Labour will force a vote on Monday to prevent shale gas developments in the UK unless loopholes in the environmental regulation are closed.
Cllr Mick Lerry said; “Labour have repeatedly sought to overhaul the regulatory regime for shale gas. It is simple common sense that shale gas extraction cannot go ahead in the UK without a proper system of robust regulation and comprehensive inspection. But the Coalition has chosen to ignore genuine and legitimate concerns about the current framework – David Cameron appears to be prepared to accept shale gas at any cost”.
Labour first pointed out flaws in the current regulation back in March 2012 – since then we’ve won concessions from the Government on proper seismic monitoring, well-by-well disclosure of frack fluid and protections for water supplies, but significant gaps remain. The Tories and Lib Dems are stubbornly opposed to further regulation, despite the clear evidence that it is necessary.
13 necessary conditions
We have worked with organisations including the RSPB, Friends of the Earth and the Local Government Association, drawing on work by Royal Academy of Engineering and other bodies, and produced a list of 13 necessary conditions to reform the regulatory regime for shale gas. Labour will vote to prevent any fracking in the UK, until these conditions are in place.
The conditions cover independent inspection of well integrity, mandatory monitoring for fugitive emissions, a presumption against development in protected areas such as National Parks and other issues. They represent a comprehensive approach, based on scientific evidence, to bring coherence to the UK’s regulatory framework.
The Tory and Lib Dem opposition to these measures stems from a near fanatical faith in the potential benefits of shale gas. These have been misleadingly overhyped at every turn. Just one well has been fracked in the UK – in Poland, they drilled almost 100 wells, only to discover that the resource was not economic to extract. Like many gold rushes, Poland’s shale gas turned out to be a fantasy, their estimated reserves cut by 90%. The lesson from Poland is that by trying to turn shale gas into a silver bullet for all our energy problems, David Cameron is banking on a resource whose potential in the UK is unknown.
More expensive to extract
Nor would UK shale gas deliver the benefits seen in the US, where widespread production led to falling prices. The geological, regulatory and market conditions of the UK mean that any gas produced will be more expensive to extract and will be sold at the current European price. David McKay, then the Government’s Chief Scientific Advisor, rubbished the argument for lower prices.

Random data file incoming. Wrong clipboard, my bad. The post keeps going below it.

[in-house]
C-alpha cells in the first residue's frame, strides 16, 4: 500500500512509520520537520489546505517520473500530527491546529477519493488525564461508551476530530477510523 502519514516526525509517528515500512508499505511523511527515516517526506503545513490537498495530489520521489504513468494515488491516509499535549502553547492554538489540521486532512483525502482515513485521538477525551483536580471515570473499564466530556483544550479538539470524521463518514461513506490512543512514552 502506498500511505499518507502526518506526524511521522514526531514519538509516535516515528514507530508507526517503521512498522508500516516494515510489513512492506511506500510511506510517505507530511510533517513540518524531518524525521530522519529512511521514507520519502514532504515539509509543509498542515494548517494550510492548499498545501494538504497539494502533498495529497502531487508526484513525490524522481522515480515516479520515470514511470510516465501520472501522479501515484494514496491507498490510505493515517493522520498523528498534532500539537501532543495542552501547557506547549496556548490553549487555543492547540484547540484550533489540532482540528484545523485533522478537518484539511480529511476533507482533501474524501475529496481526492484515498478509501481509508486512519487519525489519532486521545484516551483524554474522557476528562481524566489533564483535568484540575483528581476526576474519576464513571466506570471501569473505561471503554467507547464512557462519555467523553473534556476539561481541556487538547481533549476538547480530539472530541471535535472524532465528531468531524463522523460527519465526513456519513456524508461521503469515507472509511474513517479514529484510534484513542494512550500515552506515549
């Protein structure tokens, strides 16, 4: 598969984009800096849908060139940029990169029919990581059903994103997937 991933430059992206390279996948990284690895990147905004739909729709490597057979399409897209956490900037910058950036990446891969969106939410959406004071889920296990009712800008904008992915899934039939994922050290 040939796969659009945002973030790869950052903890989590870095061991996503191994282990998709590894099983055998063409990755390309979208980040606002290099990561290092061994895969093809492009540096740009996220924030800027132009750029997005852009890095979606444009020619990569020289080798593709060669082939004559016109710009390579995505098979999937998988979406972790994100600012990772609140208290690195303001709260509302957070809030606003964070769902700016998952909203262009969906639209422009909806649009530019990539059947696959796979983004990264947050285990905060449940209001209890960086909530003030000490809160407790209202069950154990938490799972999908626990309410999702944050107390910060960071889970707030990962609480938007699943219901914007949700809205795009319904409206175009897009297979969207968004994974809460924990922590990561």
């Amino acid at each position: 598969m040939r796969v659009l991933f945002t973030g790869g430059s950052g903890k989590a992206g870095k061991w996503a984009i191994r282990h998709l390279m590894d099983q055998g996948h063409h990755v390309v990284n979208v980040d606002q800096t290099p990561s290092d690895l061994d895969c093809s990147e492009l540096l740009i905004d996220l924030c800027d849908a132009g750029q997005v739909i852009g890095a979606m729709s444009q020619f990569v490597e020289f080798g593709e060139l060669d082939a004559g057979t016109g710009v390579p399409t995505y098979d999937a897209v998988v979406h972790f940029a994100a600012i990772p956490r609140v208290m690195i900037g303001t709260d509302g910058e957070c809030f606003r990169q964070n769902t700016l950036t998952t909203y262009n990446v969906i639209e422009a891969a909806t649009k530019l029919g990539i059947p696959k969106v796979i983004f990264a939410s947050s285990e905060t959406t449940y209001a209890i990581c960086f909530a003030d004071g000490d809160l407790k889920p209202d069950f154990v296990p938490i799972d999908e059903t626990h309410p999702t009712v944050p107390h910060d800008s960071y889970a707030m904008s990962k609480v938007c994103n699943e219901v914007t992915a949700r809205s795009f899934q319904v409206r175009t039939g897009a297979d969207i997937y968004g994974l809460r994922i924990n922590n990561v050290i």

Cllr Mick Lerry said: “if we can deliver a regulatory regime that is fit for purpose then shale gas could have a positive impact on our security of supply. 8 out of 10 homes still rely on gas for heating – this is not a fuel that we can do away with overnight. In the context of a declining North Sea, a new, indigenous source of gas could therefore help to reduce our dependence on imports. And because shale gas would simply displace imports, rather than increasing the overall amount of gas consumed, its development is compatible with our climate change commitments. The Committee on Climate Change concluded that the development of shale gas could actually lead to a slight decrease in UK emissions, since it is likely to be cleaner than imported Liquefied Natural Gas from Qatar”.
“But those potential benefits cannot come at the expense of our environmental standards. That is why Labour will vote to prevent any developments of shale gas in the UK unless the Tories and Lib Dems concede to the much needed and fundamental reforms of the regulatory regime that Labour have proposed”, said Mick.
Cllr Mick Lerry – Leader of the Labour Group on Sedgemoor District Council
Labour Parliamentary Candidate for Bridgwater and West Somerset Constituency
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